The Chancellor’s Summer Statement introduced temporary changes in stamp duty land tax on homes, which prompted similar – but not identical – changes in Scotland and Wales.
In his Statement on 8 July, the Chancellor raised the starting point for stamp duty land tax (SDLT) in England and Northern Ireland from £125,000 to £500,000 until 31 March 2021. Shortly afterwards, the Scottish government made a change to the nil rate band of its Land and Buildings Transaction Tax (LBTT), increasing it from £145,000 to £250,000. Last of the line was Wales, which adopted a slightly different tack, raising the nil rate band on land transaction tax (LTT) from £180,000 to £250,000, but only for main home purchases, but not for second homes or buy-to-let investments.
Outside of Wales the tax cuts prompted several news stories about a boost to the buy-to-let market. There is no arguing that the costs of buying an investment property have dropped – by up to £15,000 in England and Northern Ireland. However, the extra 3% SDLT surcharge on the full price will continue in England and Northern Ireland, as will the corresponding 4% LBTT levy in Scotland.
The other tax changes which have been made to buy-to-let over recent years remain unaltered, meaning that:
Another upshot of the tax changes was the suggestion that they had given buy-to-let investors, who directly own their property, a chance to move the property into a company, at a reduced cost, to increase tax-efficiency. This may be true in some instances, but any such transfer could result in one of the 30-day capital gains tax bills.
Buy-to-let investment has been on the government’s hit list since 2016. If the stamp duty and land tax cuts tempt you to think about investing in this sector, make sure you take advice and understand all of the tax consequences before doing so.
The Chancellor has asked the Office of Tax Simplification to review capital gains tax (CGT).
Within a week of giving his Summer Statement, the Chancellor wrote to the Office of Tax Simplification (OTS) asking it to “undertake a review of CGT and aspects of the taxation of chargeable gains in relation to individuals and smaller businesses”. The request was unexpected and prompted some press speculation that Rishi Sunak was beginning his hunt for extra tax revenue after the unprecedented spending on Covid-19.
CGT is certainly an interesting place to start:
The main reason why CGT payers are such a rare breed is the annual exemption. For 2020/21 this allows up to £12,300 of net gains to be realised before any tax becomes payable. Even then, the maximum tax rate is 20% (28% for residential property).
At the last election, both the Labour Party and the Liberal Democrats called for gains to be taxed at full income tax rates and for the exemption to be cut to just £1,000 or abolished. The Conservative manifesto made no comment – CGT was not one of the taxes for which a rate freeze was promised.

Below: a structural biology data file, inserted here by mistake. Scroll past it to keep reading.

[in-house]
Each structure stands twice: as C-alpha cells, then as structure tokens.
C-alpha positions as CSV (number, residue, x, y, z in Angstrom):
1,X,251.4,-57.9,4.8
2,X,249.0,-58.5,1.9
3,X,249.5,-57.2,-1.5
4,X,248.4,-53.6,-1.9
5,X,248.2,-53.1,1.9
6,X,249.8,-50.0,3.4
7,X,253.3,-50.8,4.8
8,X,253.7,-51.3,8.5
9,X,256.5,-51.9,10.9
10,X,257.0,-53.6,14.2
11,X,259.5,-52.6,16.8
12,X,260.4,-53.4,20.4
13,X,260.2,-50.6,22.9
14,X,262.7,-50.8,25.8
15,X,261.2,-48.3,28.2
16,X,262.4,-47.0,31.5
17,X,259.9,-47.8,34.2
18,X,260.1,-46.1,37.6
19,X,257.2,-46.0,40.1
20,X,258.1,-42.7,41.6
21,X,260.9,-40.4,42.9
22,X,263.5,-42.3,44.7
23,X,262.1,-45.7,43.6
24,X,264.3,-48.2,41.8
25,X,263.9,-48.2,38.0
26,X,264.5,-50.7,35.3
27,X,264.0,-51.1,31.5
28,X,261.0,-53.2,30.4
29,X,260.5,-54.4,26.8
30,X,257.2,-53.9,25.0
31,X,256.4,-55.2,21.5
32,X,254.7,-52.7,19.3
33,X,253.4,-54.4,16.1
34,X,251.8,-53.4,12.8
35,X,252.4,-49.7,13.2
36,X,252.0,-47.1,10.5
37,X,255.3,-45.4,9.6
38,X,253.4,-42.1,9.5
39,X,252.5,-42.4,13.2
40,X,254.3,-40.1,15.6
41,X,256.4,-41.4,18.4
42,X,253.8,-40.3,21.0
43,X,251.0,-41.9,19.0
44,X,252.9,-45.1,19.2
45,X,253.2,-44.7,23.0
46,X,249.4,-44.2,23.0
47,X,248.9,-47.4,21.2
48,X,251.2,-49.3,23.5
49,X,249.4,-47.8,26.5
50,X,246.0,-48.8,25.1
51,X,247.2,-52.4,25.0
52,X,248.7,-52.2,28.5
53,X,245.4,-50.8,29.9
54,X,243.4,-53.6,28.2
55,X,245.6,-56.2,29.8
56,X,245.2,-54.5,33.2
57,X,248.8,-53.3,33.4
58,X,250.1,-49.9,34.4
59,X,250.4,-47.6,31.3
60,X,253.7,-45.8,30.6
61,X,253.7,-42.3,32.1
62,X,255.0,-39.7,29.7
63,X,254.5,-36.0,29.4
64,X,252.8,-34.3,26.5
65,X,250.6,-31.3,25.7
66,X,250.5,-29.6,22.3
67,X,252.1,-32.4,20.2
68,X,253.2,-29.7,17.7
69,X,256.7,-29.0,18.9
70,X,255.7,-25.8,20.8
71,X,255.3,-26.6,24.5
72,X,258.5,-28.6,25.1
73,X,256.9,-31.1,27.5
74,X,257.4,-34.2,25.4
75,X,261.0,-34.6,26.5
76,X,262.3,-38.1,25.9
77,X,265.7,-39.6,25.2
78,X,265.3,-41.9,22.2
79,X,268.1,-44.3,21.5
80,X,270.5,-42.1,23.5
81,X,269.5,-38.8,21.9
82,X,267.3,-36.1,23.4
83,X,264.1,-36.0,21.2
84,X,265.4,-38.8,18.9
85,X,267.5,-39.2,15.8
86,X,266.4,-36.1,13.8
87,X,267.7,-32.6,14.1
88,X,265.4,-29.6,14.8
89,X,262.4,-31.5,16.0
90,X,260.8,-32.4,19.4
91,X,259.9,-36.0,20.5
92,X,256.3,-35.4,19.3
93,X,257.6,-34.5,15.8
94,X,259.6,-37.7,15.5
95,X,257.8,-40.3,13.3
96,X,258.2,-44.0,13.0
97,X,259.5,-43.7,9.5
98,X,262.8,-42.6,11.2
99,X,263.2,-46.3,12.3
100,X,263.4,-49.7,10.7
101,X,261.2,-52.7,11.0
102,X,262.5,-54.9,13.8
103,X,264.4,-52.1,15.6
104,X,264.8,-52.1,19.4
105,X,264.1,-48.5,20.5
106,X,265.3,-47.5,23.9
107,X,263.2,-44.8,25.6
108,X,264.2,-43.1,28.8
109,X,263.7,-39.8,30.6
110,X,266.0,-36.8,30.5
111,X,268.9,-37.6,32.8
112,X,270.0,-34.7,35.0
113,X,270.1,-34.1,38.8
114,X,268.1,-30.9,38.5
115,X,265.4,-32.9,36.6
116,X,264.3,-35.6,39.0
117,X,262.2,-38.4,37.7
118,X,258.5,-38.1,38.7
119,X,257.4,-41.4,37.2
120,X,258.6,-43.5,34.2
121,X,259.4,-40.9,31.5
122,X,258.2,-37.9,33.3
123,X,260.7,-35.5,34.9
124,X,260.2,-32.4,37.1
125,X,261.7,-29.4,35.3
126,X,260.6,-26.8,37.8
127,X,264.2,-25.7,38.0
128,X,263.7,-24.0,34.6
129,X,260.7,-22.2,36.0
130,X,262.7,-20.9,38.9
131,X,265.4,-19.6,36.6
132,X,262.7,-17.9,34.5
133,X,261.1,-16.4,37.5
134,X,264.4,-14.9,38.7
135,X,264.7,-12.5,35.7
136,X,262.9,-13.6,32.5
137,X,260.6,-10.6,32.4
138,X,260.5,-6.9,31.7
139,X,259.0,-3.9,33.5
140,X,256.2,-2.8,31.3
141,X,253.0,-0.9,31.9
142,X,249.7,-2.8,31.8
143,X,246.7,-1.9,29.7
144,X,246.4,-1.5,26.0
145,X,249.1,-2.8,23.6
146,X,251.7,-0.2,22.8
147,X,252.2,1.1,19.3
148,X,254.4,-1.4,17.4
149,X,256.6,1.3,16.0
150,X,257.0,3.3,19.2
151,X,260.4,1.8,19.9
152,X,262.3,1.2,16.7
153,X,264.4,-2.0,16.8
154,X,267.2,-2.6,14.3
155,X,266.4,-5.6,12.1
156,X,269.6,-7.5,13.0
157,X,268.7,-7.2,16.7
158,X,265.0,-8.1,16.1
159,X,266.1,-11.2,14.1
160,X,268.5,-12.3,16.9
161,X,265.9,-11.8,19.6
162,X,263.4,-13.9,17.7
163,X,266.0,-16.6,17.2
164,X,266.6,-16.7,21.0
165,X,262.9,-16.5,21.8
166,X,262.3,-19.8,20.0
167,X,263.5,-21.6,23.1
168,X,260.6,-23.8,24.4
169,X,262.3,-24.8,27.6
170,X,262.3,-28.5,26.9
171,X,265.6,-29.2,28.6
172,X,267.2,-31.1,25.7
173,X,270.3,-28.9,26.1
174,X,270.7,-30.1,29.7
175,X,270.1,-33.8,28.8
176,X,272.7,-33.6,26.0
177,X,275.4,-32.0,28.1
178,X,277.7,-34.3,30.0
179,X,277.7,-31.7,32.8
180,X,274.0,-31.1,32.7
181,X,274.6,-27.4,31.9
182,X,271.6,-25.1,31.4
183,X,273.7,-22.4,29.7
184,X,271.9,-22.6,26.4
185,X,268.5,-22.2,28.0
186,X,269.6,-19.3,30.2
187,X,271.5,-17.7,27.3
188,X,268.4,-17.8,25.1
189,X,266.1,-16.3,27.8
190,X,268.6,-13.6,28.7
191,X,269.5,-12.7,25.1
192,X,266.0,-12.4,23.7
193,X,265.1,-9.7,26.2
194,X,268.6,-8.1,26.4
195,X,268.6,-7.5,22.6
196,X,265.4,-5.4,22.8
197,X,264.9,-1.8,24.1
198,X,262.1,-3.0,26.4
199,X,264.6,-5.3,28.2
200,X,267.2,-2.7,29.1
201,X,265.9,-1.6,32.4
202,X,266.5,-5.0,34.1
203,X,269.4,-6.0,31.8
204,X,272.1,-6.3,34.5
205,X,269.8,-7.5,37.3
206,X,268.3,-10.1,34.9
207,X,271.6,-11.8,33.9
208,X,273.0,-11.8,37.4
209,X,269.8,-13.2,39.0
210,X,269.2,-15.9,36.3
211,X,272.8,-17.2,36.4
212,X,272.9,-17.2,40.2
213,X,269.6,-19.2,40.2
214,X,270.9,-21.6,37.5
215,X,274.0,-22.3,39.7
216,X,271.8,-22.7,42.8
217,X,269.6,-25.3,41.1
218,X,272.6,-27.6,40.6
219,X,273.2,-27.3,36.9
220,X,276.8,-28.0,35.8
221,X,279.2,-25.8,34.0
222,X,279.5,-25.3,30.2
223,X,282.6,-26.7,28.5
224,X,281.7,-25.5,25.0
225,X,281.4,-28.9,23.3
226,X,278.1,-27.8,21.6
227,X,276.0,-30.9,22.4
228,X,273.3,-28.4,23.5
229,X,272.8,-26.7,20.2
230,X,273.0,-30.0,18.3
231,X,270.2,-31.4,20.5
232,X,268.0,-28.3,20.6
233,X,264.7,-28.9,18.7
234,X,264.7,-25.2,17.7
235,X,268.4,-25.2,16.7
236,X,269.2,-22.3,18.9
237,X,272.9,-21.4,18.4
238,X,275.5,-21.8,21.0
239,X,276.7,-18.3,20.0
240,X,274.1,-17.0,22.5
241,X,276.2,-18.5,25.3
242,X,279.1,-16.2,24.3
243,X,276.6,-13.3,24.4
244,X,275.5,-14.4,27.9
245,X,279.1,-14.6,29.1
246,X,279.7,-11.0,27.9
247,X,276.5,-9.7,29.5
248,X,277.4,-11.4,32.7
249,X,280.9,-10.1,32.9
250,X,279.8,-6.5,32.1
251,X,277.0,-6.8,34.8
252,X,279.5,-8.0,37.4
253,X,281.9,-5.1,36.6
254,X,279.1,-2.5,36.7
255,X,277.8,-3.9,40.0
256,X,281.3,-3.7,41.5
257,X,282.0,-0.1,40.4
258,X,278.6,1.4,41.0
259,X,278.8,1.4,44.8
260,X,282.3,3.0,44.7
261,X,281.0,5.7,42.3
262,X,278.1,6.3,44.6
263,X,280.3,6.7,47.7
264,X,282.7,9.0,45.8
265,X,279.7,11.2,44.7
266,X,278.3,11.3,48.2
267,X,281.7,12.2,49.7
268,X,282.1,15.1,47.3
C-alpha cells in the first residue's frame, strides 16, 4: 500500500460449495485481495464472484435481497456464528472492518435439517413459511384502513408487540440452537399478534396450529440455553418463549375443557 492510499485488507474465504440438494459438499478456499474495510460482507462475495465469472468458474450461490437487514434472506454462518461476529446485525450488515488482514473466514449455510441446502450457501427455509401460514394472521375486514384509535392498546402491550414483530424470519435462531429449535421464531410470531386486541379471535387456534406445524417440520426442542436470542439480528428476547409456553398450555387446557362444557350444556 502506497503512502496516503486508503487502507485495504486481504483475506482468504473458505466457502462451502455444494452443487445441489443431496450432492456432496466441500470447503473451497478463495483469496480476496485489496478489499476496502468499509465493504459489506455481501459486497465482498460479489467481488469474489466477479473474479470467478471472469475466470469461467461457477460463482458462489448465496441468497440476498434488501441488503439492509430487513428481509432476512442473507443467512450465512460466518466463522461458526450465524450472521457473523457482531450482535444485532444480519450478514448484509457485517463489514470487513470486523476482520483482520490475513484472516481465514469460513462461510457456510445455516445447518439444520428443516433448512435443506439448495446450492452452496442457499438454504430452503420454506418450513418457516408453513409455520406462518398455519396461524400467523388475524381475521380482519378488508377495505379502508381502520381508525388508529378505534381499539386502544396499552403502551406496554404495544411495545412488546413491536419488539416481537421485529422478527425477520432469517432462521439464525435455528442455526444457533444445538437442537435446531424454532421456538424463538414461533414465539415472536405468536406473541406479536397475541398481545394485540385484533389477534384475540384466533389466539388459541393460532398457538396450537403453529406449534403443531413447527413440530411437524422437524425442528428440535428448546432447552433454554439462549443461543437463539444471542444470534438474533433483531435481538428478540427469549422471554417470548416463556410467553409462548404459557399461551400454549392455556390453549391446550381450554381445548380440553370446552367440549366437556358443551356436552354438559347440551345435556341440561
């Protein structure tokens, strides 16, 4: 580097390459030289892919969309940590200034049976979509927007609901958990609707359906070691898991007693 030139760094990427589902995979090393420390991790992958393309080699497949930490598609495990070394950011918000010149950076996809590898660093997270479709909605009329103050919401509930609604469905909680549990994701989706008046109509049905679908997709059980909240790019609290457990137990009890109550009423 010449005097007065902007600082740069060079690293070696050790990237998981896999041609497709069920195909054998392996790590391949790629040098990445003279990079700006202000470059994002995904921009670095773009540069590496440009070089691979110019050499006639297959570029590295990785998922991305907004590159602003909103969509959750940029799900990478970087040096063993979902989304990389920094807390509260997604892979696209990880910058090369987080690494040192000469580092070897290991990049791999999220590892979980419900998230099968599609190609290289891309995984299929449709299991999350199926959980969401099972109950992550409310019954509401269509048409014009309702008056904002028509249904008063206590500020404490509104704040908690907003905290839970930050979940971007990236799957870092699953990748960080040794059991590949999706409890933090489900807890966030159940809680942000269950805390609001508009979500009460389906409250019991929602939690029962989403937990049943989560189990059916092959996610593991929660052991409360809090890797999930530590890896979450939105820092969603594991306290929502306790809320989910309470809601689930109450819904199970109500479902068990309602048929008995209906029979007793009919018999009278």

Neither Mr Sunak nor the OTS has put any date on when the review might be published. However, the OTS has asked for all comments to be in by 12 October, so government proposals might emerge in the Autumn Budget, particularly if that Budget appears later in the year. There is a precedent for changing CGT rates part way through a tax year – as then Chancellor George Osborne did in 2010. With this in mind, a wise precaution could be to review your portfolio and consider whether you wish to realise any gains in the next few months, while the current generous CGT regime is in place.
The government committed to undertake a fundamental review of business rates in England at the Spring Budget. It has now issued a call for evidence, with views on reliefs and the ‘multiplier sort’ by 18 September. Although fundamental reform is for the longer term, the intention is to have some improvements in place for April 2021.
High street retailers were already struggling against online competition prior to the Covid-19 crisis, but months of closure and reduced sales have exacerbated the impact of business rates, with online competitors having much lower bills. The review will look at these issues and concerns around complexity, rigidity and how the regime could be improved and made fairer.
The next revaluation of business property was scheduled for 1 April 2021. This was then put back by a year, but will now not take place until 1 April 2023. In the meantime, however, the government intends to introduce some intermediary changes.
Business rates reliefs can be complex and often poorly targeted. Small business rate relief, for example, is based on rateable value, taking no account of the actual size of a business or how profitable it might be.
A business rates bill consists of a property’s rateable value calculated by a multiplier.
An online sales tax has been suggested as a possible replacement for business rates. Such a tax, however, would be unlikely to raise comparable revenue, so is more likely to run alongside business rates.